“Yes, I do. After high school, I couldn’t decide if I wanted to be a writer, a photographer/cinematographer, an artist/designer, an astronaut, or the Doctor’s next companion. I wanted to do it all. I chose the safe option and finished a Bachelor of Applied Science in optometry. I recently changed careers (long story) and now I get to do photography, design, make book trailers as well as write. Perhaps I am trying to make up for lost time?”
My goodness you certainly have a lot of strings to your bow! And do you have any more mysteries for Viola to solve in the near future?
“Oh, yes. I’ve just published a second journal of Viola’s adventures, Eye of the Beholder & Other Tales, with a second set of short stories and a new novella. There’s mummies and curses and madness. I’ve already started working on the third book in the series.”
As well as writing wonderful books you are also a talented artist have you brought any of your work to show us today?
“I’m participating in Inktober again this year. Inktober is a concept, created by Jake Parker: 31 days, 31 inks. The aim of the project is to practice and improve my ink work and drawing skills. I post to my Twitter, Pinterest and Facebook pages.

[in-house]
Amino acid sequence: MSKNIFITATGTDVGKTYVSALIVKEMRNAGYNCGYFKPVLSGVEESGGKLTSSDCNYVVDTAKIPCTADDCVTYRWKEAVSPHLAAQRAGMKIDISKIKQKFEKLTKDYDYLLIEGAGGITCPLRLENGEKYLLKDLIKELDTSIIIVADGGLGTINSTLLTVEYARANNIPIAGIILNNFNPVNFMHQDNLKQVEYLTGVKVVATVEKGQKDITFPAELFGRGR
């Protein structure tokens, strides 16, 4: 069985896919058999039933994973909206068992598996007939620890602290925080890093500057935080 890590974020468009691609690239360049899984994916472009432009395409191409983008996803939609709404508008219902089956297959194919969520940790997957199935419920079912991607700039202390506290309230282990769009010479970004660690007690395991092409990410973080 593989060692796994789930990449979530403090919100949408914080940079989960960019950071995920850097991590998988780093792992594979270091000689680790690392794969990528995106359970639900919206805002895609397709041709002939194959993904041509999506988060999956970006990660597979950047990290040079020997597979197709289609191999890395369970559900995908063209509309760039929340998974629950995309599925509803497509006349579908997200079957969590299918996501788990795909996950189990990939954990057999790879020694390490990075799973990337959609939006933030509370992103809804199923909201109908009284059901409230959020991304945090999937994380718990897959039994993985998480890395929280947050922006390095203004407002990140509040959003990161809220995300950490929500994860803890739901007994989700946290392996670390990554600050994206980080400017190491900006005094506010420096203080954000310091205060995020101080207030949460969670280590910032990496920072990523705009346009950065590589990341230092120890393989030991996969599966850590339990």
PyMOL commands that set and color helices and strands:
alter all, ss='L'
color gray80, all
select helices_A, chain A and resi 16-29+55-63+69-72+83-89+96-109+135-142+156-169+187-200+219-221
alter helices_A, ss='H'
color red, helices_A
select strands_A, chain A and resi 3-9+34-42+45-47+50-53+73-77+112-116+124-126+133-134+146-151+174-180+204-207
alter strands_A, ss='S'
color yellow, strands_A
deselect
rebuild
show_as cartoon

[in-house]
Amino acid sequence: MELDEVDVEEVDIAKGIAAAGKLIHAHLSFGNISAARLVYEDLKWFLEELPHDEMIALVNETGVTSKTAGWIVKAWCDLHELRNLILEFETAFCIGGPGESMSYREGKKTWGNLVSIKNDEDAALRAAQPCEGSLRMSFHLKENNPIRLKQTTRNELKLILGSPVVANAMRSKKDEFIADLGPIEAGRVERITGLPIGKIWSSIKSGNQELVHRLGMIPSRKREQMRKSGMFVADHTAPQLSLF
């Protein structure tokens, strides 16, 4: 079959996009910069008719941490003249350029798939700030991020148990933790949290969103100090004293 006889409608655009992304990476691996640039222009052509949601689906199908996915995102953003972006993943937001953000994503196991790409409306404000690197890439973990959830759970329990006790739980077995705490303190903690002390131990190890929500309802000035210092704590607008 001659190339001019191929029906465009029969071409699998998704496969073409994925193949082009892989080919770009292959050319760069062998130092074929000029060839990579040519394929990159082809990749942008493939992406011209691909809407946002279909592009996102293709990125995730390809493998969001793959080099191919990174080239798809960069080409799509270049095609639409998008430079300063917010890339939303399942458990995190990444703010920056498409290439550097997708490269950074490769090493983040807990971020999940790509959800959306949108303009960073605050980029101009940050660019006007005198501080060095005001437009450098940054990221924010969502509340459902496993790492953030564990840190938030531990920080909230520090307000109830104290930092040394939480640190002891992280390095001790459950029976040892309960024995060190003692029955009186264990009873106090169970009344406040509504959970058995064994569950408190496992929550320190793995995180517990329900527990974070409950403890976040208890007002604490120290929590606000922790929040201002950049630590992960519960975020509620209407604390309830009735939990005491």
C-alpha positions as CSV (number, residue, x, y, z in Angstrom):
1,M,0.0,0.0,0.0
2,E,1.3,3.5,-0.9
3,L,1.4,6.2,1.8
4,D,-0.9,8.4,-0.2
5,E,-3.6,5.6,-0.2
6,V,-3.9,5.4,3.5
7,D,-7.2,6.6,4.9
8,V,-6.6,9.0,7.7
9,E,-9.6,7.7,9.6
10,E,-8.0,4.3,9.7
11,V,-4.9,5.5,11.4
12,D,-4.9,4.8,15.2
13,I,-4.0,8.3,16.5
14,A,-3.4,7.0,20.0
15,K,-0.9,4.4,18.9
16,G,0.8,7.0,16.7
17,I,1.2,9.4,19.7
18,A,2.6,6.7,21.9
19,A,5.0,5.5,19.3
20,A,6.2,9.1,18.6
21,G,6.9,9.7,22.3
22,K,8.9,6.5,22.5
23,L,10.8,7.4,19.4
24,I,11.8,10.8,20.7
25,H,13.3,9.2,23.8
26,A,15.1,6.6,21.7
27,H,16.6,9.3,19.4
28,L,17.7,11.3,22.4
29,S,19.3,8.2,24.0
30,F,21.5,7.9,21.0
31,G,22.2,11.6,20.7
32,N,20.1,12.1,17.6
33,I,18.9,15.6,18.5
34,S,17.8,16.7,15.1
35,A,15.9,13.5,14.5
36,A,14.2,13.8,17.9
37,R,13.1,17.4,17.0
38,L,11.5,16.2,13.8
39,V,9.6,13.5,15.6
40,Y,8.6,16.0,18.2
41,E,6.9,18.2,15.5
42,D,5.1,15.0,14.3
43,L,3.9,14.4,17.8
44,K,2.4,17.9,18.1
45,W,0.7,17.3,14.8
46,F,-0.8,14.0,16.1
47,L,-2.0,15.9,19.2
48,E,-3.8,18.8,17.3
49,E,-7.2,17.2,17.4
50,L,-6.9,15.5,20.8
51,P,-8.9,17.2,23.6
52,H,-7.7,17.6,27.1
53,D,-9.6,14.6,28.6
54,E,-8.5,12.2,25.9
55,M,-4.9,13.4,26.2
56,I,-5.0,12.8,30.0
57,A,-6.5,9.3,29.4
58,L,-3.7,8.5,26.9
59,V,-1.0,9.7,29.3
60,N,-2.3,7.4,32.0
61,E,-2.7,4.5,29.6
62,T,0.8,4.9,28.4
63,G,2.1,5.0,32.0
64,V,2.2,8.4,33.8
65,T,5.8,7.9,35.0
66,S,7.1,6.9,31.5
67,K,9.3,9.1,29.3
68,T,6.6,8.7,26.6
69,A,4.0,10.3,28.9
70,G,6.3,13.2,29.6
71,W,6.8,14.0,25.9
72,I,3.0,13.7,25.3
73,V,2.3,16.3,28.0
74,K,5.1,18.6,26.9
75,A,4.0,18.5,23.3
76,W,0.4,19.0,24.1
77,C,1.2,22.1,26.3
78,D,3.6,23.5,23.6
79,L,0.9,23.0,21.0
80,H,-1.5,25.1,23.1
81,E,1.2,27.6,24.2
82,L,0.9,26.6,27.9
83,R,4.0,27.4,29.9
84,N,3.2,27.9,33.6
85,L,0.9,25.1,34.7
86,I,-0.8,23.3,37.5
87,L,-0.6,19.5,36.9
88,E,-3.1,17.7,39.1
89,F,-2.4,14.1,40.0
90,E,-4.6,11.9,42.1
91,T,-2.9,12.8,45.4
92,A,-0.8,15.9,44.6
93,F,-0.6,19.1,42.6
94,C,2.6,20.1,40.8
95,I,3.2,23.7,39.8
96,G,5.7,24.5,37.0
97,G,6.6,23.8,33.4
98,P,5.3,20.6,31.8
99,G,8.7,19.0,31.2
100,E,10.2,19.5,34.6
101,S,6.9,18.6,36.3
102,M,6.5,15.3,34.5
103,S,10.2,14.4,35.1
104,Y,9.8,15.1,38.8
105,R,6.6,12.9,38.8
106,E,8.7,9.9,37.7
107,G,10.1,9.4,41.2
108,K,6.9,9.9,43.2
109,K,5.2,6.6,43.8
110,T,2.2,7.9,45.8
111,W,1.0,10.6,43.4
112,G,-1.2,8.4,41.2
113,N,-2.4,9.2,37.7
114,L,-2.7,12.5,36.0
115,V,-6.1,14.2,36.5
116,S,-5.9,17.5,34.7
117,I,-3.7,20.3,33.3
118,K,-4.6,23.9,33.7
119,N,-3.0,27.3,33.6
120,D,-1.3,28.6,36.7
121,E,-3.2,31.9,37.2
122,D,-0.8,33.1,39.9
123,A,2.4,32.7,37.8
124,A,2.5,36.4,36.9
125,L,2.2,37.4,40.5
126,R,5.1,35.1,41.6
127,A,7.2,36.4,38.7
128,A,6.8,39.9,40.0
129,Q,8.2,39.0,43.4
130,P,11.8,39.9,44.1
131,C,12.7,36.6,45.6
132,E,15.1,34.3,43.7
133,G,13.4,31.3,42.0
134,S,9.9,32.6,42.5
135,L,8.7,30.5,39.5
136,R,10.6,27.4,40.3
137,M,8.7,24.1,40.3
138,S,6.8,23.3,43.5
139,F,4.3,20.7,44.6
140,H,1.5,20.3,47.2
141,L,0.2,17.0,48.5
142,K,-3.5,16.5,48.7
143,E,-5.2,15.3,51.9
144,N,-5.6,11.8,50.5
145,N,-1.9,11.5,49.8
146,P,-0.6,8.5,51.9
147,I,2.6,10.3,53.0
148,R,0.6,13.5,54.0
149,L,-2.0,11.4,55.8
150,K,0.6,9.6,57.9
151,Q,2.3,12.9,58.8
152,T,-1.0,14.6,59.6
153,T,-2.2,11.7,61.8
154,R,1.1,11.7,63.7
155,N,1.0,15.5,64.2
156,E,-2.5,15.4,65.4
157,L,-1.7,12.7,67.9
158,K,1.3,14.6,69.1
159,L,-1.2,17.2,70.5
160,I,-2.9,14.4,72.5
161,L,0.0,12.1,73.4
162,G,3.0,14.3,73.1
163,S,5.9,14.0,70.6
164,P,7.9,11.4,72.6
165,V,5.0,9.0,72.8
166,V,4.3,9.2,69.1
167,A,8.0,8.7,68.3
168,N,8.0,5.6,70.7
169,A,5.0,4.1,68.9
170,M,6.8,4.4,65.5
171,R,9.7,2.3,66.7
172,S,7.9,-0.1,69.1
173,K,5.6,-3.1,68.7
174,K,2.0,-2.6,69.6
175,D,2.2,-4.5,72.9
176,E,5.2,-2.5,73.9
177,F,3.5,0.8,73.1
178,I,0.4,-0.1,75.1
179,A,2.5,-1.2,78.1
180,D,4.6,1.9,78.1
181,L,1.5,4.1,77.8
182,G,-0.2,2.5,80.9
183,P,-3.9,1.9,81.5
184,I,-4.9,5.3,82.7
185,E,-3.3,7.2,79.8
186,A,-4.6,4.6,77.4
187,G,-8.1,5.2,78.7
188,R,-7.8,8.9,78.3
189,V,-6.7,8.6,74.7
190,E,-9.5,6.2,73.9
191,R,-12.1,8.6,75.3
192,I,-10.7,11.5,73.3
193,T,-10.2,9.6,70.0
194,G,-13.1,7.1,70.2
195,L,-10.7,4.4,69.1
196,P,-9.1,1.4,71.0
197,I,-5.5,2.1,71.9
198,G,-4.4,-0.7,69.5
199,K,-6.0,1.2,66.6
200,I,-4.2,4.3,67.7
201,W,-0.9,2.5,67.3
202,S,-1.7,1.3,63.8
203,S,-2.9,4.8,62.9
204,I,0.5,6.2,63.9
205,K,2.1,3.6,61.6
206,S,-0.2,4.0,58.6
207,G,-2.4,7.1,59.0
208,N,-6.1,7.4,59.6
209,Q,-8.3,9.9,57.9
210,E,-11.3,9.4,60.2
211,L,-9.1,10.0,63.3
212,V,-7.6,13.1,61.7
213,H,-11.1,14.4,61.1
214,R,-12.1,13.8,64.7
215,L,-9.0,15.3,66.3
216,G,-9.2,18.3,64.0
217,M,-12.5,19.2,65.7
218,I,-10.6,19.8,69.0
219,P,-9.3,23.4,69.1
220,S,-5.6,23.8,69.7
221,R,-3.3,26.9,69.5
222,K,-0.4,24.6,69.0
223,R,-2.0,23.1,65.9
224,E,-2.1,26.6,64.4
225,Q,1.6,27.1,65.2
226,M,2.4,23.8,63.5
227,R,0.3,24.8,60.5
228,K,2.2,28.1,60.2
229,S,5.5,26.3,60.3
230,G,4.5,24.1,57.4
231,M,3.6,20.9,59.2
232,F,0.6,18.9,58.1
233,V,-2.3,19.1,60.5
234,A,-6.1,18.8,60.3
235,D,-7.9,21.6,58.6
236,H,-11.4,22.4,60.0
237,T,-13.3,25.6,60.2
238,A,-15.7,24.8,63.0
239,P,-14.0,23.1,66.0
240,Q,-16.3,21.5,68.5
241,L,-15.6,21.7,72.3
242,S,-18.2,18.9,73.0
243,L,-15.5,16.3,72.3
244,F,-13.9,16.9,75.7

This year I started with some characters you may recognise:
Viola Stewart and dear Doctor Henry Collins and Doctor Jack…”
“I’ve just released the Doctor Jack design as a t-shirt on my Redbubble store.“
Those really are amazing, Karen, and a t-shirt with Doctor Jack on the front sounds like a very splendid thing indeed, especially for Halloween! And do you have any new releases, workshops or events planned over the next few months?
“My short story, All that Glitters, is being published in an upcoming steampunk anthology, Den of Antiquity. It’s a story set in nineteenth century South Australia. I’m also attending a few local events: a local ‘mini comic con’ over the Halloween weekend – featuring local Adelaide writers, artists and comic book creators, and I have a table in the Artist Alley at Adelaide Supanova’s pop culture event, next month.”
Wonderful, so that is lots of places where fans can catch up with you! And now the all important question, I’ve heard that you are rather passionate about tea, but what is your favourite brew and how do you take it?
Max and Colin will be glad to hear you take your tea black! (or ‘neat’ as I think they term it.) you know, for an octopus, Collin has very strong opinions on adding milk to hot beverages.
Well now, here is your tea and thank you so much for coming to help out in the soup kitchen today, Karen, it’s been wonderful to chat with you! Your home made soup smells delicious and I think it must be about ready so shall we start dishing it up?
“Definitely. And thanks for sharing your kitchen.”
A pleasure! Max and Collin will of course be ‘all punked up with no place to go’ tomorrow if you would care to join them in the parlour, and of course Peril will be sharing some fabulous fiction on Friday from his lovely library. I will be back next week with musician and youtuber Bellabeth giving me a hand to dish up the soup.
Blessings on your brew my dears!